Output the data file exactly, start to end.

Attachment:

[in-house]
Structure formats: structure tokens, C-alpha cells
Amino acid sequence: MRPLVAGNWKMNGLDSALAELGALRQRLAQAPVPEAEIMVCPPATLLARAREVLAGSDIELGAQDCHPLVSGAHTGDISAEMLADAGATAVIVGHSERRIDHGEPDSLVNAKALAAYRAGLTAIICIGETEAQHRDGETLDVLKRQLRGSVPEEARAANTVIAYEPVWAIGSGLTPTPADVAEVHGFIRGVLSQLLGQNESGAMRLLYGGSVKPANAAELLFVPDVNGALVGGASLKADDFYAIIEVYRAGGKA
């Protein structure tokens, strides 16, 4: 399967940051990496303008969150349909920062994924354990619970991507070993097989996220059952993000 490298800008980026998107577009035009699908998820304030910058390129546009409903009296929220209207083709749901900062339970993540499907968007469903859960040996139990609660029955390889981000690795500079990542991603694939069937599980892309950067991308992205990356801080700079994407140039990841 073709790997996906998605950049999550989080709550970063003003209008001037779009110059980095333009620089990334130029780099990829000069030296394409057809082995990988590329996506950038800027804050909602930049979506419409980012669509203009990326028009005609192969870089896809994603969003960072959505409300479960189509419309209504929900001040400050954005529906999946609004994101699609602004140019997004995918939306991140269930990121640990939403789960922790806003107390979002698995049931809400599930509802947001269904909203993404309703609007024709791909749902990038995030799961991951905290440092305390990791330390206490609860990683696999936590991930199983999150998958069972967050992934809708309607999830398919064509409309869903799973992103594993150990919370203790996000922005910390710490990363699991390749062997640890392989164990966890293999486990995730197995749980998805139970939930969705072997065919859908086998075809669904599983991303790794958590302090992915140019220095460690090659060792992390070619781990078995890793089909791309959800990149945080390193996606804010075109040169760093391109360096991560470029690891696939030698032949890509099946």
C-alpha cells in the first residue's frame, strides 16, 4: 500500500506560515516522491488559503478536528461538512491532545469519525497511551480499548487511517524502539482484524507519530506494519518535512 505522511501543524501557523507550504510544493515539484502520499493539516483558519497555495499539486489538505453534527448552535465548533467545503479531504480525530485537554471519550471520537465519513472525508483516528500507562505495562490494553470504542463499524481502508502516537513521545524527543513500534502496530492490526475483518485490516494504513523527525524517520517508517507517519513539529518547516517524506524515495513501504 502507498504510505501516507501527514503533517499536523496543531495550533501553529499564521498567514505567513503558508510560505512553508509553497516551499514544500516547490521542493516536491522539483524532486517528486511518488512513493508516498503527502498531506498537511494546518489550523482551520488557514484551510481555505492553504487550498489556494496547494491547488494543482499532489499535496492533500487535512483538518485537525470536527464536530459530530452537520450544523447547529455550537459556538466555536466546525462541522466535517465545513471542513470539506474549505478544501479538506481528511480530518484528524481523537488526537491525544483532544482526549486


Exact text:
[in-house]
Structure formats: structure tokens, C-alpha cells
Amino acid sequence: MRPLVAGNWKMNGLDSALAELGALRQRLAQAPVPEAEIMVCPPATLLARAREVLAGSDIELGAQDCHPLVSGAHTGDISAEMLADAGATAVIVGHSERRIDHGEPDSLVNAKALAAYRAGLTAIICIGETEAQHRDGETLDVLKRQLRGSVPEEARAANTVIAYEPVWAIGSGLTPTPADVAEVHGFIRGVLSQLLGQNESGAMRLLYGGSVKPANAAELLFVPDVNGALVGGASLKADDFYAIIEVYRAGGKA
């Protein structure tokens, strides 16, 4: 399967940051990496303008969150349909920062994924354990619970991507070993097989996220059952993000 490298800008980026998107577009035009699908998820304030910058390129546009409903009296929220209207083709749901900062339970993540499907968007469903859960040996139990609660029955390889981000690795500079990542991603694939069937599980892309950067991308992205990356801080700079994407140039990841 073709790997996906998605950049999550989080709550970063003003209008001037779009110059980095333009620089990334130029780099990829000069030296394409057809082995990988590329996506950038800027804050909602930049979506419409980012669509203009990326028009005609192969870089896809994603969003960072959505409300479960189509419309209504929900001040400050954005529906999946609004994101699609602004140019997004995918939306991140269930990121640990939403789960922790806003107390979002698995049931809400599930509802947001269904909203993404309703609007024709791909749902990038995030799961991951905290440092305390990791330390206490609860990683696999936590991930199983999150998958069972967050992934809708309607999830398919064509409309869903799973992103594993150990919370203790996000922005910390710490990363699991390749062997640890392989164990966890293999486990995730197995749980998805139970939930969705072997065919859908086998075809669904599983991303790794958590302090992915140019220095460690090659060792992390070619781990078995890793089909791309959800990149945080390193996606804010075109040169760093391109360096991560470029690891696939030698032949890509099946």
C-alpha cells in the first residue's frame, strides 16, 4: 500500500506560515516522491488559503478536528461538512491532545469519525497511551480499548487511517524502539482484524507519530506494519518535512 505522511501543524501557523507550504510544493515539484502520499493539516483558519497555495499539486489538505453534527448552535465548533467545503479531504480525530485537554471519550471520537465519513472525508483516528500507562505495562490494553470504542463499524481502508502516537513521545524527543513500534502496530492490526475483518485490516494504513523527525524517520517508517507517519513539529518547516517524506524515495513501504 502507498504510505501516507501527514503533517499536523496543531495550533501553529499564521498567514505567513503558508510560505512553508509553497516551499514544500516547490521542493516536491522539483524532486517528486511518488512513493508516498503527502498531506498537511494546518489550523482551520488557514484551510481555505492553504487550498489556494496547494491547488494543482499532489499535496492533500487535512483538518485537525470536527464536530459530530452537520450544523447547529455550537459556538466555536466546525462541522466535517465545513471542513470539506474549505478544501479538506481528511480530518484528524481523537488526537491525544483532544482526549486